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How to Rent Guide: What Landlords Need to Know

Claire Parkinson

Did you know that under the changes to the Section 21 Legislation for Landlords in England that came into force on the 1st October 2015, landlords are required to provide all tenants with a How to Rent Guide

The useful eight-page booklet created by the government provides a checklist for those people about to rent a house or flat and provides information on the rights and responsibilities of tenants to help establish and maintain good relationships.

 What information does the guide cover?

 The guide provides tenants with a checklist, starting with the period before looking for a tenancy, then covering rights and responsibilities during and at the end of a tenancy. This helps make sure potential new tenants have considered the implications of their tenancy and are aware of what is required of them. It also provides the usual information on what is required of a landlord.

During the tenancy, the guide lays out a simple list of requirements of all tenants, including:

·       Paying rent on time;

·       Looking after the property;

·       Being considerate to neighbours;

·       Not taking in a lodger or sub-letting without permission.

Furthermore, they are recommended to make sure that they can:

·       Operate the boiler and other appliances;

·       Undertake regular smoke and carbon monoxide alarm checks, and;

·       Report repairs to the landlord quickly.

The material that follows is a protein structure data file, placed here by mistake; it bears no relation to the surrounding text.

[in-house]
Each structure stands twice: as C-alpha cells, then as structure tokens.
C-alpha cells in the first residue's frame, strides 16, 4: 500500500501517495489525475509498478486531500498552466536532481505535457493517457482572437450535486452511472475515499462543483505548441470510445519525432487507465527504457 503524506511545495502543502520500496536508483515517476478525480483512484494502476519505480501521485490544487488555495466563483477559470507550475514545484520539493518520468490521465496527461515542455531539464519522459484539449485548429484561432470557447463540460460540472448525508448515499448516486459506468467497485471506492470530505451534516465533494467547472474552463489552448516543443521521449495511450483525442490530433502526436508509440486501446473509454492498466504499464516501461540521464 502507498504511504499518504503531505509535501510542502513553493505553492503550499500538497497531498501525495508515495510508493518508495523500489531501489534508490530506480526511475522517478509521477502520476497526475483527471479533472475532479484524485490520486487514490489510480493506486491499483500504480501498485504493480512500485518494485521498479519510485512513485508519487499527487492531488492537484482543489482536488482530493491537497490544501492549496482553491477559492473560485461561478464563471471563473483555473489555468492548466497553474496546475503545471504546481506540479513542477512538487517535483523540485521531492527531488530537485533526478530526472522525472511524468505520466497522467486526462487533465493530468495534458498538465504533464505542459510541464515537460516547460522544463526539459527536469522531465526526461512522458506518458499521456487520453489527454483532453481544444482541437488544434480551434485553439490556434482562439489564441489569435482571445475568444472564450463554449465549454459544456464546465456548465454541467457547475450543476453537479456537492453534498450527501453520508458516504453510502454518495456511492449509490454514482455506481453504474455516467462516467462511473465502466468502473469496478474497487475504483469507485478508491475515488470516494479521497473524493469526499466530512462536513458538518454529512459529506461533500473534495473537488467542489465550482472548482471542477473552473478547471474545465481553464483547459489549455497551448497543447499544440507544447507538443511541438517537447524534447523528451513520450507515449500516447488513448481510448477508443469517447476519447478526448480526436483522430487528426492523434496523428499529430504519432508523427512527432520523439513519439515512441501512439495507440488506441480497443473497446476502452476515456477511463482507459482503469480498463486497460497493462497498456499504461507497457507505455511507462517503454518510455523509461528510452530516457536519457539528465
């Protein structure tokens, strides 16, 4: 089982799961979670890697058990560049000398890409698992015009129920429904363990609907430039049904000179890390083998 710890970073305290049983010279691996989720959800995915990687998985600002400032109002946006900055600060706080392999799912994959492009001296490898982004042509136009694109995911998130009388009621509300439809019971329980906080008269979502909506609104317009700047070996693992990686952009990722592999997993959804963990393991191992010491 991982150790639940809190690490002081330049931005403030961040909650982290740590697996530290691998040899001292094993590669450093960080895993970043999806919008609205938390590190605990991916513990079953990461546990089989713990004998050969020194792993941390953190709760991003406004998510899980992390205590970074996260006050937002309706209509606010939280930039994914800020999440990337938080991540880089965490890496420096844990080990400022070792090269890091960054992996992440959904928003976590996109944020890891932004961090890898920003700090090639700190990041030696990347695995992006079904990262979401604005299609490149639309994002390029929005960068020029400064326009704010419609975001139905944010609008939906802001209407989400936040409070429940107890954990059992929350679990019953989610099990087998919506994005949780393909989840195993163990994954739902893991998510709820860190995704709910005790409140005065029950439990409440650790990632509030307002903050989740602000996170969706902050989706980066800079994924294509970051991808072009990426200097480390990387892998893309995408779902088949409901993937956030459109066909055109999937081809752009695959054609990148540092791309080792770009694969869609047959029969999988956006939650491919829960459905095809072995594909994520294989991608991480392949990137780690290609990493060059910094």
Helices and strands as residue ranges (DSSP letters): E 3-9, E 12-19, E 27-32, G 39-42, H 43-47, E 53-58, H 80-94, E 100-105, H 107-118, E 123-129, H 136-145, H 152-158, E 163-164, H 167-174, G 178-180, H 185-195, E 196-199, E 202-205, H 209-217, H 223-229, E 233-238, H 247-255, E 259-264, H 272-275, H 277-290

Information is also provided on the requirements of landlords, including:

·       Maintaining the structure and exterior property;

·       Fitting smoke alarms on every floor and carbon monoxide alarms where necessary;

·       Dealing with utility supply problems such as water, gas or electricity;

·       Maintaining appliances or furniture;

·       Carrying out repairs;

·       Arranging annual Gas Safety Checks where necessary;

·       Providing 24 hours notice of visits;

·       Acquiring necessary licensing, such as for houses in multiple occupation.

It is also recommended that landlords should insure the building to cover costs of damage from flood or fire.

Finally, the guide covers basic information on the end of a fixed period, including areas such as:

·       If the tenant wishes to stay, including signing up to a new fixed term and dealing with rent increase, and;

·       If the tenant or landlord wishes to end the tenancy, including giving notice, return of deposits, up to date rent and bill payments and clearing the property when vacating.

 How Can the Guide Be Provided to Tenants?

 The How to Rent Guide information must be provided to tenants in either hard copy or by email. Landlords may find it beneficial to provide a hard copy to tenants within a property manual or folder, alongside an email copy that will provide proof that the document has been provided.

It is important that tenants receive the most up to date version of the How to Rent Guide, which can be downloaded here, although it is not required that existing tenants must be provided with new, updated versions once the tenancy has begun.

Why must the guide be given to new tenants?

 If the information is not provided, alongside the Energy Performance Certificate and Gas Safety Certificate, then filing a Section 21 Notice to seek repossession of a property cannot be successful. 

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